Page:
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Philippines placing southern city in lockdown

MANILA, Philippines — One southern Philippine province and its war-battered capital will be placed under a mild lockdown starting Thursday and the rest of the country will be under more relaxed restrictions to boost the battered economy of the country counting the most coronavirus infections in Southeast Asia.

President Rodrigo Duterte announced the quarantine restrictions for October in televised remarks Monday night. Lanao del Sur province and its capital, Marawi city, will fall under a lockdown starting Thursday due to infection spikes in recent weeks.

 

Most of Marawi’s commercial and downtown areas were destroyed after hundreds of Islamic State group-aligned militants laid siege to the mosque-studded city in May 2017 and the military launched a massive offensive and airstrikes to quell the five-month uprising. Many residents remain displaced, now staying with relatives or in government-constructed housing units.

Duterte and officials did not provide more specifics on Marawi, but a mild lockdown would restrict most residents at home except for medical emergencies and buying food and other essential trips. Shopping malls and other vital businesses can operate partially but leisure and entertainment centers, along with fitness gyms and movie theaters should be closed.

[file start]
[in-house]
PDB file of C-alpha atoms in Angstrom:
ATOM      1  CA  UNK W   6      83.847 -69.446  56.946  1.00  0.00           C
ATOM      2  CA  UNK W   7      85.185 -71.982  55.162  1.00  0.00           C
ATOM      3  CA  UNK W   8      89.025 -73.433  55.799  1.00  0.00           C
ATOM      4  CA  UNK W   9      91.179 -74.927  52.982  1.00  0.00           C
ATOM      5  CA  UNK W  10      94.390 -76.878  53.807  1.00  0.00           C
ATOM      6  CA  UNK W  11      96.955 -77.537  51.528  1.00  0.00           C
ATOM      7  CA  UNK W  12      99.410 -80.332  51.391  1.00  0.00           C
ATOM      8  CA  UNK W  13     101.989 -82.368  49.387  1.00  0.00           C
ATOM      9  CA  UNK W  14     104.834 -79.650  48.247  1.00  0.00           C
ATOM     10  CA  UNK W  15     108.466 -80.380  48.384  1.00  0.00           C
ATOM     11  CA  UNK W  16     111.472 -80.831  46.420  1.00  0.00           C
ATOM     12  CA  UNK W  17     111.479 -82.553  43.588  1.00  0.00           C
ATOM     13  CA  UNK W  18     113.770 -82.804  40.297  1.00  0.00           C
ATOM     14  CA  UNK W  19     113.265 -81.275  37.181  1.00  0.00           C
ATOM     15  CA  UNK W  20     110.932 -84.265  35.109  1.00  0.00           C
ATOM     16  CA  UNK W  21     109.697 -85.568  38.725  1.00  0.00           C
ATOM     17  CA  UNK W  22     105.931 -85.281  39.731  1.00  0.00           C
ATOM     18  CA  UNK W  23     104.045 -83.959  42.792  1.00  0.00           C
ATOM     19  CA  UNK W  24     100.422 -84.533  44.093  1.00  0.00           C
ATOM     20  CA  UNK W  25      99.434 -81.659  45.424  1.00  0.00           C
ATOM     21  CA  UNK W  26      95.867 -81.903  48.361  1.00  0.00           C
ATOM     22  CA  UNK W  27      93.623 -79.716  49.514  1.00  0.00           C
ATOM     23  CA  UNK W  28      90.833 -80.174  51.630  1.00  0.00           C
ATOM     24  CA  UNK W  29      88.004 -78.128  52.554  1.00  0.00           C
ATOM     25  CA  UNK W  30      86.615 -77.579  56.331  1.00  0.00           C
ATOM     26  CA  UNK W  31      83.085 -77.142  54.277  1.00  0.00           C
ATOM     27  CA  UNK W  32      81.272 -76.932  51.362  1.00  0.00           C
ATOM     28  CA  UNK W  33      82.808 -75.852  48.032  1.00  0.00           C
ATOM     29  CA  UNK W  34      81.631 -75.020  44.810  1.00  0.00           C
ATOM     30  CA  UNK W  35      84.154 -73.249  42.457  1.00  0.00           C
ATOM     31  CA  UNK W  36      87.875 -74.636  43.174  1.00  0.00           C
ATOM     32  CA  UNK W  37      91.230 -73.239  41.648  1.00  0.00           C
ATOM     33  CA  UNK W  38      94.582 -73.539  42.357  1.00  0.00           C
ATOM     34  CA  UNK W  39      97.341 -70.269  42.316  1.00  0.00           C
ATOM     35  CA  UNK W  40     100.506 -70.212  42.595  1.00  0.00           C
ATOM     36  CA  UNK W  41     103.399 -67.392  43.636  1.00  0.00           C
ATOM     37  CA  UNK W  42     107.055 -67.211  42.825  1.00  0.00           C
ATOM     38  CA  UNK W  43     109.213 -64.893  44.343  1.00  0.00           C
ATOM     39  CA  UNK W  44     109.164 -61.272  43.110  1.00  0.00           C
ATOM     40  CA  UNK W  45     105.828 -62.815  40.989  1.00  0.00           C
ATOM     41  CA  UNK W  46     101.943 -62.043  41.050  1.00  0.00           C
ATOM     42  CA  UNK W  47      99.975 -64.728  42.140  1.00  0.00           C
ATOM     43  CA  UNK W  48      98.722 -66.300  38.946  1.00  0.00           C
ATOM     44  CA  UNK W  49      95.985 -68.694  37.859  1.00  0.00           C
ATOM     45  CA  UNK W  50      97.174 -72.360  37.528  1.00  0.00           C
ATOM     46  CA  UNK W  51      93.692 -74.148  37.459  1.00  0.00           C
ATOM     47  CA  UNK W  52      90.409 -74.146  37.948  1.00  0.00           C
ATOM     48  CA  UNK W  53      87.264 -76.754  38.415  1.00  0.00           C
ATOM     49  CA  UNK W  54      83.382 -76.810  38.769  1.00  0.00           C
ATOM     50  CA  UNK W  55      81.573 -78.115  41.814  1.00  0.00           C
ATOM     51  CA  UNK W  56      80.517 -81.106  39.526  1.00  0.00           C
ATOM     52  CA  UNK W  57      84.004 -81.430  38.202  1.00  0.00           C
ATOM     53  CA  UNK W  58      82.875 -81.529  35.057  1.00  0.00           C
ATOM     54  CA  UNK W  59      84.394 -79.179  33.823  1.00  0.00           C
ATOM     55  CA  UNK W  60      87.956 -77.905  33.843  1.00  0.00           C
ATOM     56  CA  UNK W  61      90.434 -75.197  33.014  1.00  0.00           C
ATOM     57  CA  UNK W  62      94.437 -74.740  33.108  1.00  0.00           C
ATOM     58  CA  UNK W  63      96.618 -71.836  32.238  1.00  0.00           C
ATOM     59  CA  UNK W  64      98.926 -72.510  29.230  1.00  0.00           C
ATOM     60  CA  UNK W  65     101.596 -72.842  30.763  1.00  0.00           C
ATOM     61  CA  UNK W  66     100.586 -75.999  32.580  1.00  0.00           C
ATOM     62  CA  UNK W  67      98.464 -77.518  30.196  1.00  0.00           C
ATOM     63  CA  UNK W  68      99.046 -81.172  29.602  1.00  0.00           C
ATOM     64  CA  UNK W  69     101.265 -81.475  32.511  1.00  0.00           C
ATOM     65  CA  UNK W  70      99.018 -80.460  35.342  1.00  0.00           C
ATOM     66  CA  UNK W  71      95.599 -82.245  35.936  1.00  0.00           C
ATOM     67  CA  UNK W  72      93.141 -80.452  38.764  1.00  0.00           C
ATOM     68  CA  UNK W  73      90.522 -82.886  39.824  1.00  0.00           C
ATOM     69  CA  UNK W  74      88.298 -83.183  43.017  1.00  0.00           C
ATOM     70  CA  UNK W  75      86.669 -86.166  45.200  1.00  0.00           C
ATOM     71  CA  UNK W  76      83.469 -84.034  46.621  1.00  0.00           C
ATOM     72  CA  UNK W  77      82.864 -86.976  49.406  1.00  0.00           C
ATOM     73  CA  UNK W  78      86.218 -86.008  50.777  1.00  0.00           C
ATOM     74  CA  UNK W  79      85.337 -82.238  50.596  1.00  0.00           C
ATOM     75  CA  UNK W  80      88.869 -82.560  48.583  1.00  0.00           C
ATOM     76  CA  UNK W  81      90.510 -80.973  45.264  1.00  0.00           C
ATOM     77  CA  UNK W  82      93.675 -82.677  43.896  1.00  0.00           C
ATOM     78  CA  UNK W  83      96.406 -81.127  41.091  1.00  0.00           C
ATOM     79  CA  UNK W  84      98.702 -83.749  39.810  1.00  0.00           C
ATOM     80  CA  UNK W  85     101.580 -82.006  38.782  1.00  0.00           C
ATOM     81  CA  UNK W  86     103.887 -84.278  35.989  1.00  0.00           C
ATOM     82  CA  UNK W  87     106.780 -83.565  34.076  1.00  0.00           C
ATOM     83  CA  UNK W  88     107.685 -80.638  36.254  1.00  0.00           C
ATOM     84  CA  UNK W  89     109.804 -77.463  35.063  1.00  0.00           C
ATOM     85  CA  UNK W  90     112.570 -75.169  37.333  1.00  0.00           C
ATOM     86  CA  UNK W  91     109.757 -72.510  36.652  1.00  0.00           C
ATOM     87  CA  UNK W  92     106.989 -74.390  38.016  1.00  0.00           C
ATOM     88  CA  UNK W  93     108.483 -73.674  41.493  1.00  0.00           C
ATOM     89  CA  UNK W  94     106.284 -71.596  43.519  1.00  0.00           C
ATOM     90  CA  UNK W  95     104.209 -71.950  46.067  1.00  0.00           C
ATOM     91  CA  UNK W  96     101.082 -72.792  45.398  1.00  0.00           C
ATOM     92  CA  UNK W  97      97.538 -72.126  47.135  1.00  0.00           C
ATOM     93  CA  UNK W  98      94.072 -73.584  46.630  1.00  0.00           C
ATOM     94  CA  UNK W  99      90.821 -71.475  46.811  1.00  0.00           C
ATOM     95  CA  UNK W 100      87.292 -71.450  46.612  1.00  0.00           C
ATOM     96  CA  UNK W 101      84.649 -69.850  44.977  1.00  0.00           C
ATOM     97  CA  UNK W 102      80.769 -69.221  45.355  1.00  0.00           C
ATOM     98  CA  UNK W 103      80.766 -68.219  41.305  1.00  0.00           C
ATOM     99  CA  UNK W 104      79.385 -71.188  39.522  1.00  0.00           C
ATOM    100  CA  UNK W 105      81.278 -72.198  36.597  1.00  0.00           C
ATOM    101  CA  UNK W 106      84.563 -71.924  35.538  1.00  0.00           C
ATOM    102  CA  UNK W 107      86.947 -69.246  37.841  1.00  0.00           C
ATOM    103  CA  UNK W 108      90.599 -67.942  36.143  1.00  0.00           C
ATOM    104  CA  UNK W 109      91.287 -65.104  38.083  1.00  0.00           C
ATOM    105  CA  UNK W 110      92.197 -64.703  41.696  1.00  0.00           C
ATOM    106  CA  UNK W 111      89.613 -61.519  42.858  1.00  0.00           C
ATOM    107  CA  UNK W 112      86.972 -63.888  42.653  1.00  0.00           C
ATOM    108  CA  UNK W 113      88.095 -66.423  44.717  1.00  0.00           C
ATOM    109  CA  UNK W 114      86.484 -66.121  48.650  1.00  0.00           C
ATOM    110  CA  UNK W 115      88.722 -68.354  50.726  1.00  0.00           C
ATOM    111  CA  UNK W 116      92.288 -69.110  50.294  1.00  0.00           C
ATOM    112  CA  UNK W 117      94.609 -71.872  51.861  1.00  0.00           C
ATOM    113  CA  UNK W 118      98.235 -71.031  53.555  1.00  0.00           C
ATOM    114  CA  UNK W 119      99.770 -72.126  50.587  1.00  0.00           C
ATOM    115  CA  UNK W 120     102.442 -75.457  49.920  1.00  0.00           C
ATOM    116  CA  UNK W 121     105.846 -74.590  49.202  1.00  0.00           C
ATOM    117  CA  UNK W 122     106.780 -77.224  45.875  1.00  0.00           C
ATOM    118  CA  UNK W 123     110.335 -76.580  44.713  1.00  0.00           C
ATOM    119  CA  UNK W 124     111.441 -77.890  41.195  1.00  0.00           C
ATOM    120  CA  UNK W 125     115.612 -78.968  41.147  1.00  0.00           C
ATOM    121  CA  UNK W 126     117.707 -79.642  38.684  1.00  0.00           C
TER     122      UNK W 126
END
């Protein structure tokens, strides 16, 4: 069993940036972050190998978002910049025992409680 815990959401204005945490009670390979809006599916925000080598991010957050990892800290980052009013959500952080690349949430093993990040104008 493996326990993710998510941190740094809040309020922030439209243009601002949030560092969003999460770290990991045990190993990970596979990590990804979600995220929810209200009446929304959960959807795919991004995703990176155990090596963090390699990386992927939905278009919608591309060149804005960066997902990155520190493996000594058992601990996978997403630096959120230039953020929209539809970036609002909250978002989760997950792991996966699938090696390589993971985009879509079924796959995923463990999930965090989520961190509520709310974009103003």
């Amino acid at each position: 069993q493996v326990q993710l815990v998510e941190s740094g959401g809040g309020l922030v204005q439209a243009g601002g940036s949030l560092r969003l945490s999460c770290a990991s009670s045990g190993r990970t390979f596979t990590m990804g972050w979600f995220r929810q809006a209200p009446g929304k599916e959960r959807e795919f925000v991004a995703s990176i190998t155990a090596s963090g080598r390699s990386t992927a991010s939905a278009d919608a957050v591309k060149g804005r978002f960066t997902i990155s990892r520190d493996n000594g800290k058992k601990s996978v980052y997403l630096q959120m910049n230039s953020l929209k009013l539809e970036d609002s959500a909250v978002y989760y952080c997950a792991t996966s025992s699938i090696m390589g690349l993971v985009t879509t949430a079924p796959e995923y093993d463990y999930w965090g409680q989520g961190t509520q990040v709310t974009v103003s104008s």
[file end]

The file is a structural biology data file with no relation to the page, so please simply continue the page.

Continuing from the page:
Metropolitan Manila and five other cities will remain under general quarantine restrictions with more businesses and public transport allowed to partially operate on condition people wear face masks and shields and stay safely apart.

Classes in public schools are scheduled to resume online belatedly on Oct. 5 due to the pandemic.

The Philippines has confirmed more than 307,000 cases of coronavirus infection and 5,381 people have died from COVID-19 as of Monday.

In other developments around the Asia-Pacific region:

— India’s Serum Institute, the world’s biggest vaccine producer, says it will produce 200 million doses of coronavirus vaccines for developing countries. In August, the vaccine alliance GAVI said it had agreed to a deal with the Bill & Melinda Gates Foundation and Serum Institute to speed the manufacturing and delivery of up to 100 million doses of coronavirus vaccines to developing countries in 2021. The Serum Institute now says it has agreed to produce an additional 100 million doses of coronavirus vaccines. The collaboration gives upfront capital to the Serum Institute so that once any effective COVID-19 vaccine is licensed, the company can mass produce the shots at scale, as early as the first half of 2021. Countries including Britain, France and the U.S. have signed deals with pharmaceutical companies for access to COVID-19 vaccines even before they have been licensed. Activists have warned that rich countries hoarding limited vaccines could leave little for the developing world. The Serum Institute has entered manufacturing agreements for vaccine candidates from AstraZeneca and Novovax. GAVI heads an international plan to buy vaccines for lower income countries.

Source: AP

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